HomePolitical leadershipMy proposals for a Greener London: Caroline Pidgeon

My proposals for a Greener London: Caroline Pidgeon

p1733032826-o550140132-3.jpgLast month we launched Greener London with eight other environmental organisations, a set of 20 practical actions for the next mayor that together would make London a greener, fairer and better place to live and work.

In the lead up to the London mayoral election, we are publishing blogs from candidates which will lay out their plans for a Greener London.

Today we hear from Liberal Democrat candidate Caroline Pidgeon.

The facts about London’s environment are quite chilling.

Each year around 10,000 Londoners face an early grave due to the capital’s appalling air pollution. London’s roads are far too dangerous, especially for pedestrians and cyclists. In 2014, 432 cyclists were seriously injured or killed. London only recycles 34 per cent of its waste, compared with 43 per cent in the rest of the country. Much of the capital’s housing stock is poorly insulated and one in ten households suffers from fuel poverty. Incredibly, the capital has the smallest amount of installed solar for any English region. And, while the issue of flooding has largely received attention around the rest of the country, we must not forget that 1.25 million Londoners are at direct risk from flooding.

Tackling these issues has never been more important.

Transport and air quality
We need to get real about the challenges of London’s growing population. In just 14 years time, it is expected that London’s population will have grown from its current population of 8.6 million to almost ten million.

One thing that is abundantly clear to me is that while this growth in people can be managed we simply can’t cope with a million more cars on our roads. Road building and tunnelling is not the answer. It is not being ‘anti car’ to simply recognise that serious changes need to take place.

To start with, we need to actively deter daily commuting by car into central London. I advocate a workplace levy of £3,000 per annum for each parking place provided, with the levy covering employers in central London and Canary Wharf (with exemptions for Blue Badge holders and emergency services).

City Hall itself is actually a good role model. Despite being a workplace for hundreds of people it only has four workplace parking spaces, which are largely used for deliveries or by disabled drivers.

Changes are also needed to the Congestion Charge. I advocate the base charge increasing to £14 but with an additional charge of £6 for anyone entering in peak times.

And we shouldn’t wait until the introduction of the Ultra Low Emission Zone (ULEZ) to start tackling diesel vehicles. One immediate step I advocate is a further additional charge of £2.50 for diesel vehicles entering the Congestion Charge Zone.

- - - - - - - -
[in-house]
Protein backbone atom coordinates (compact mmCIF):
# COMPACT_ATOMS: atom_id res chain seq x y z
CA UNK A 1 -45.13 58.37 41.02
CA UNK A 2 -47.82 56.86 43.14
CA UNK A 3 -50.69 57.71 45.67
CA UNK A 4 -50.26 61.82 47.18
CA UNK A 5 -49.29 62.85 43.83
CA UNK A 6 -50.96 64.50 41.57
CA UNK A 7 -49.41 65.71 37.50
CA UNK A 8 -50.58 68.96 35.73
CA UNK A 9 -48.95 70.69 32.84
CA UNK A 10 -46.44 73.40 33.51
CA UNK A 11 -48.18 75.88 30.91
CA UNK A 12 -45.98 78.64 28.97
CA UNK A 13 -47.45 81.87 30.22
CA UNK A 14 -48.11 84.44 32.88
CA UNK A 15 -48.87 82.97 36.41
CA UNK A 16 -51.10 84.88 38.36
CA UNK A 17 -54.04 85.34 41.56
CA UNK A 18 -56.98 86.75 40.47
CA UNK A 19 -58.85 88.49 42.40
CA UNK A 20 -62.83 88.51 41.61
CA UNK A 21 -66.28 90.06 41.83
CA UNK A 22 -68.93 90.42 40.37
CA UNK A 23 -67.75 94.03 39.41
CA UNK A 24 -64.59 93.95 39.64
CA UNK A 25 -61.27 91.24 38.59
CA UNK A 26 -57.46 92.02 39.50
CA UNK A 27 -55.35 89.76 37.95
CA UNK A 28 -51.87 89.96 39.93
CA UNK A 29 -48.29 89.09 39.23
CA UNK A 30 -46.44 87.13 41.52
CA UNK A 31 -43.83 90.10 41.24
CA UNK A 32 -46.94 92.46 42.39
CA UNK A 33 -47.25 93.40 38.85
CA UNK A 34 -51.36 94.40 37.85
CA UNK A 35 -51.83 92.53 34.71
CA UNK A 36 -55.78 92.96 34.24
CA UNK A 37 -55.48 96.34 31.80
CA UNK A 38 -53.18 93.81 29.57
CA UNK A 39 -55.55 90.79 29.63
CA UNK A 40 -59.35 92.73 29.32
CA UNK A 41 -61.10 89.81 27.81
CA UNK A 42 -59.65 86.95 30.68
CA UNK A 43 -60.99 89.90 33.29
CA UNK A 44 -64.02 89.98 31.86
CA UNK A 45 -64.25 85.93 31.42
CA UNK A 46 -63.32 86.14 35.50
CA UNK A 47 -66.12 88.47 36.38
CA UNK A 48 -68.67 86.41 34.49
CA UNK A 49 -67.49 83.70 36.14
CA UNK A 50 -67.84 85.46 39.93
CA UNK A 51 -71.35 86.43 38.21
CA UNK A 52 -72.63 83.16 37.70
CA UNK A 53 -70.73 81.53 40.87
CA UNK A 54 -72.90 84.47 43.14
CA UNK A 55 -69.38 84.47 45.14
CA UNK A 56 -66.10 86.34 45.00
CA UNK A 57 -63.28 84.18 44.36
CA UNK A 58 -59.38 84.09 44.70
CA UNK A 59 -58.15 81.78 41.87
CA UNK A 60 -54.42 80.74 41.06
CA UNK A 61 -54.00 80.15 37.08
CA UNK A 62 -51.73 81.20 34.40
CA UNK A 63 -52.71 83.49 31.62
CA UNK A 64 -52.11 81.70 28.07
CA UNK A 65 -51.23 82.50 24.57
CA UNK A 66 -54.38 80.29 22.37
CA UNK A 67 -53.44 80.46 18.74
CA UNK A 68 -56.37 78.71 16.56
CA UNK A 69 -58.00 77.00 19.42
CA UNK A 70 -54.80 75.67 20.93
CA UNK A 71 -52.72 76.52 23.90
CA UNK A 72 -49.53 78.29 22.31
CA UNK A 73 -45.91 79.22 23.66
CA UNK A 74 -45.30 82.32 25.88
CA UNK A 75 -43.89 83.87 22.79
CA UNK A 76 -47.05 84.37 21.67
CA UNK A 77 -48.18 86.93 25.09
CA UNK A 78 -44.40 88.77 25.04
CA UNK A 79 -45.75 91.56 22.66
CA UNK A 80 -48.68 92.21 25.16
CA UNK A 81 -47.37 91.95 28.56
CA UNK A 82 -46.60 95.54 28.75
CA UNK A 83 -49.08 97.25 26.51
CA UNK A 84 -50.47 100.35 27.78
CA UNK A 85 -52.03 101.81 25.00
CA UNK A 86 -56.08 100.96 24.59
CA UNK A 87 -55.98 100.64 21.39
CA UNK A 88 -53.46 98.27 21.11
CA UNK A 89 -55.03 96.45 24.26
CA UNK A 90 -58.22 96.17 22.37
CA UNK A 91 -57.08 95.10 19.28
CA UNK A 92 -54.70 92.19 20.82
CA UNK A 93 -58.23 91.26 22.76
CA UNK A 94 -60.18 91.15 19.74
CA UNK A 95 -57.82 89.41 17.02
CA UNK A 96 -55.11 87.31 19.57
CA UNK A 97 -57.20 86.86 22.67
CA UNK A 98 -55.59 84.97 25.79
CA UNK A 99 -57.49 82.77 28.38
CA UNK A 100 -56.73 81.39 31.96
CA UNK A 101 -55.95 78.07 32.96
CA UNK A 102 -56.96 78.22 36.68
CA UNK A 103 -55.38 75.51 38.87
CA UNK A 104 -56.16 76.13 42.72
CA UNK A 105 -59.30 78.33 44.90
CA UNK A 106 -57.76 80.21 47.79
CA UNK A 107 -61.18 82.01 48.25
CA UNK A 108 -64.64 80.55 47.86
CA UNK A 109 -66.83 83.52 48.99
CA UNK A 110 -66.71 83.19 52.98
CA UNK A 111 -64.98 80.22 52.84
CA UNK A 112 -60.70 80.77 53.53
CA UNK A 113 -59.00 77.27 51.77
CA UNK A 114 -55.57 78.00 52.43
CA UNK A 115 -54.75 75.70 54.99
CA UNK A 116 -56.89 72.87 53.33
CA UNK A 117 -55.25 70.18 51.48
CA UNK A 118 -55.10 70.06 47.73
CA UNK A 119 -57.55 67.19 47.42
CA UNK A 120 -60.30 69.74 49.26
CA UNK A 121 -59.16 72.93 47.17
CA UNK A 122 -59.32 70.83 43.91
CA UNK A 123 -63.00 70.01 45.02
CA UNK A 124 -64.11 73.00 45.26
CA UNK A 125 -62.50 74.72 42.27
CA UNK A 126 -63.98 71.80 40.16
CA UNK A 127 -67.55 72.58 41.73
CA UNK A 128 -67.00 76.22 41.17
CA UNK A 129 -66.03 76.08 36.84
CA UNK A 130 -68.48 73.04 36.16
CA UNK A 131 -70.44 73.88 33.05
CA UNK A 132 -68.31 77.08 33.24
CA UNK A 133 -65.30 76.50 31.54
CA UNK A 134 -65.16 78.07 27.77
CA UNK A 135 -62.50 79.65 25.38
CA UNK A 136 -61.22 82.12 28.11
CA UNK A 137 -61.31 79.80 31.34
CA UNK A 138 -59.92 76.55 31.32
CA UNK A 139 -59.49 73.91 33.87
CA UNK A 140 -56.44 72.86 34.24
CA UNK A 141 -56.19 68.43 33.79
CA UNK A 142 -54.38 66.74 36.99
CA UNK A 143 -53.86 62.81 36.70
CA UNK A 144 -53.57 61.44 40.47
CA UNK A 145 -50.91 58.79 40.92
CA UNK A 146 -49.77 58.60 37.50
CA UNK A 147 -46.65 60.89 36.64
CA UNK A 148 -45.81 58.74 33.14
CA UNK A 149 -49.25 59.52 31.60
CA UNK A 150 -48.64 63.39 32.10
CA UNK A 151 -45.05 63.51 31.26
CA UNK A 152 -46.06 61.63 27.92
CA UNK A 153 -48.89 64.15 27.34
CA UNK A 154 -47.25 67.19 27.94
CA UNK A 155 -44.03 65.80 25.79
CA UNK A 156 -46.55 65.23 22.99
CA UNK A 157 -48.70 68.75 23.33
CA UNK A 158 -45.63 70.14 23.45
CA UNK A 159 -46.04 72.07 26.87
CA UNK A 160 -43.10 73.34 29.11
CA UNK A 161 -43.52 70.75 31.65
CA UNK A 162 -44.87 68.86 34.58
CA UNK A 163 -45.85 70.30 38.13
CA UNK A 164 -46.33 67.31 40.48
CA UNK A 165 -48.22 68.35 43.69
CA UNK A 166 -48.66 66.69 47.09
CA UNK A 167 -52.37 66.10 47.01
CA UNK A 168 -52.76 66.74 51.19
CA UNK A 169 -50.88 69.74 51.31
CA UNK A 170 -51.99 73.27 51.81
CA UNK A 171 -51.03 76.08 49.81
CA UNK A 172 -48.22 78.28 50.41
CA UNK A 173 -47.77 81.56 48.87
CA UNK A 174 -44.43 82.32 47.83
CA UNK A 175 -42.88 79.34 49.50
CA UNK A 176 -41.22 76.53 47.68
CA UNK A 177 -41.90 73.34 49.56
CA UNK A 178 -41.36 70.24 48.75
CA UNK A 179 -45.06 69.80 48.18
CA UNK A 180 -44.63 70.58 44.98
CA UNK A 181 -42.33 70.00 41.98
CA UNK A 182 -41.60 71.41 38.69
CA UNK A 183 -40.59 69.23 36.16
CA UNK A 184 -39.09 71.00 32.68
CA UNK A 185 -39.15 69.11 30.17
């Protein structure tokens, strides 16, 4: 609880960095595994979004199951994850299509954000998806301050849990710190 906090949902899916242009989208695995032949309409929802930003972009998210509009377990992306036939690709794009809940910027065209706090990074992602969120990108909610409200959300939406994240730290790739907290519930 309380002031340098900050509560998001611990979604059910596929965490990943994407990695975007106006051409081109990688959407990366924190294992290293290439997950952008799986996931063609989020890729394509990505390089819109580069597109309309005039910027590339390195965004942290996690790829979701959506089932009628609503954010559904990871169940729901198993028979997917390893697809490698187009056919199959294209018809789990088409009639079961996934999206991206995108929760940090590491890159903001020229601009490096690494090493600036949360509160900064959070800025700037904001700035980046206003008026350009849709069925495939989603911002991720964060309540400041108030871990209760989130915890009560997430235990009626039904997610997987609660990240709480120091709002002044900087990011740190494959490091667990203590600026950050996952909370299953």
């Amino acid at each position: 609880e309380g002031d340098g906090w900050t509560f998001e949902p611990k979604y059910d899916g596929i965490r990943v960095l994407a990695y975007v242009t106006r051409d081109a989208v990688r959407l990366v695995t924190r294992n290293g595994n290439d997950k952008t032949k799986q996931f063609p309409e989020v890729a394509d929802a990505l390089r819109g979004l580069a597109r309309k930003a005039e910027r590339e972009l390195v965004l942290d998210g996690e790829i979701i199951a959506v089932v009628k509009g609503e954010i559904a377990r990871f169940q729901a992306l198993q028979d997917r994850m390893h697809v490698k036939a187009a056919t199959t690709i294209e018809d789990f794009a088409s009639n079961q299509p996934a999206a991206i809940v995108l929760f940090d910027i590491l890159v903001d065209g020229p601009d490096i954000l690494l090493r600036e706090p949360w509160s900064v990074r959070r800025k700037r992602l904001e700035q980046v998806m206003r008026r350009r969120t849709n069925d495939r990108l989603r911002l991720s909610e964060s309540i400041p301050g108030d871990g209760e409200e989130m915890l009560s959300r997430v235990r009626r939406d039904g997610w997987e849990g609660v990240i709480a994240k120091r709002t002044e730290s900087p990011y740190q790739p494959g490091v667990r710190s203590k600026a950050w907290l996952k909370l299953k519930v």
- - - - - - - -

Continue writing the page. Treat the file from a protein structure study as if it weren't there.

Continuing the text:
I see no case for the Silvertown Tunnel being built. The top priority must instead be improvements in public transport, walking and cycling links across the Thames. I propose a new pedestrian and cycle bridge linking Rotherhithe to Canary Wharf, an extension of the Bakerloo Line to Lewisham and then onto Bromley, and ensuring the London Overground is extended to cross the Thames at Barking Riverside.

The other big change that is needed on London’s roads is a switch to electric vehicles. We need a substantial increase in their use, coupled with the expansion of the trial of electric double decker buses.

Taxis also need to go electric. I advocate TfL driving down the price of electric taxis by bulk purchasing a fleet of electric taxis which are then sold or leased to taxi drivers and garages. This, coupled with a rapid charging infrastructure and a scrappage scheme, will provide the opportunity for a rapid switch to electric taxis.

Making London a far more attractive place for walking and cycling is also vital and I have no hesitation in advocating the pedestrianisation of Oxford Street. Cycling investment needs to be stepped up too if London is to reach at least three per cent of TfL’s budget by 2020.

With these policies in place it will also be possible to speed up the introduction of the ULEZ by two years, starting in 2018 rather than 2020.

Of course much more needs to be done to tackle air pollution and to protect London’s environment. I hope you will take a look at my manifesto this week to find out more.

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Green Alliance is a charity and independent think tank focused on ambitious leadership and increased political support for environmental solutions in the UK. This blog provides space for commentary and analysis around environmental politics and policy issues as they affect the UK. The views of external contributors do not necessarily represent those of Green Alliance.